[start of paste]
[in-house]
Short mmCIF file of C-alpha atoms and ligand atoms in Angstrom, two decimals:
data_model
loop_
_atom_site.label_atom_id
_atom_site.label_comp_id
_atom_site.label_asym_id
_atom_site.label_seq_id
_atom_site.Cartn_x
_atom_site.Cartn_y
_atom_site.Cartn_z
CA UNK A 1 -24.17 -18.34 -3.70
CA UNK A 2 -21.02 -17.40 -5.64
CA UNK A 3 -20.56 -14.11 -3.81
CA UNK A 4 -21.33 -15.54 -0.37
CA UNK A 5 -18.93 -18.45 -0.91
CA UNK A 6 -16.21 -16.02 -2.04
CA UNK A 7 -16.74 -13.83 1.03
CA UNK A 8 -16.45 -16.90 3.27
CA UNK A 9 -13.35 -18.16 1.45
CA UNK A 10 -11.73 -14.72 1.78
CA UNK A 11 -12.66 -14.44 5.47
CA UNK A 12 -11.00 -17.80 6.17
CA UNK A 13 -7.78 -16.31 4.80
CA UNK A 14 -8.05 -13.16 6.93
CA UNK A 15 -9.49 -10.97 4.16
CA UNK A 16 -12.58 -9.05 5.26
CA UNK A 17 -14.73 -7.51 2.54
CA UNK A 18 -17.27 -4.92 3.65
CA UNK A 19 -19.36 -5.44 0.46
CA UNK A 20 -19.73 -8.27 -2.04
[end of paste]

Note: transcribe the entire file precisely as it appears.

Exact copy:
[in-house]
Short mmCIF file of C-alpha atoms and ligand atoms in Angstrom, two decimals:
data_model
loop_
_atom_site.label_atom_id
_atom_site.label_comp_id
_atom_site.label_asym_id
_atom_site.label_seq_id
_atom_site.Cartn_x
_atom_site.Cartn_y
_atom_site.Cartn_z
CA UNK A 1 -24.17 -18.34 -3.70
CA UNK A 2 -21.02 -17.40 -5.64
CA UNK A 3 -20.56 -14.11 -3.81
CA UNK A 4 -21.33 -15.54 -0.37
CA UNK A 5 -18.93 -18.45 -0.91
CA UNK A 6 -16.21 -16.02 -2.04
CA UNK A 7 -16.74 -13.83 1.03
CA UNK A 8 -16.45 -16.90 3.27
CA UNK A 9 -13.35 -18.16 1.45
CA UNK A 10 -11.73 -14.72 1.78
CA UNK A 11 -12.66 -14.44 5.47
CA UNK A 12 -11.00 -17.80 6.17
CA UNK A 13 -7.78 -16.31 4.80
CA UNK A 14 -8.05 -13.16 6.93
CA UNK A 15 -9.49 -10.97 4.16
CA UNK A 16 -12.58 -9.05 5.26
CA UNK A 17 -14.73 -7.51 2.54
CA UNK A 18 -17.27 -4.92 3.65
CA UNK A 19 -19.36 -5.44 0.46
CA UNK A 20 -19.73 -8.27 -2.04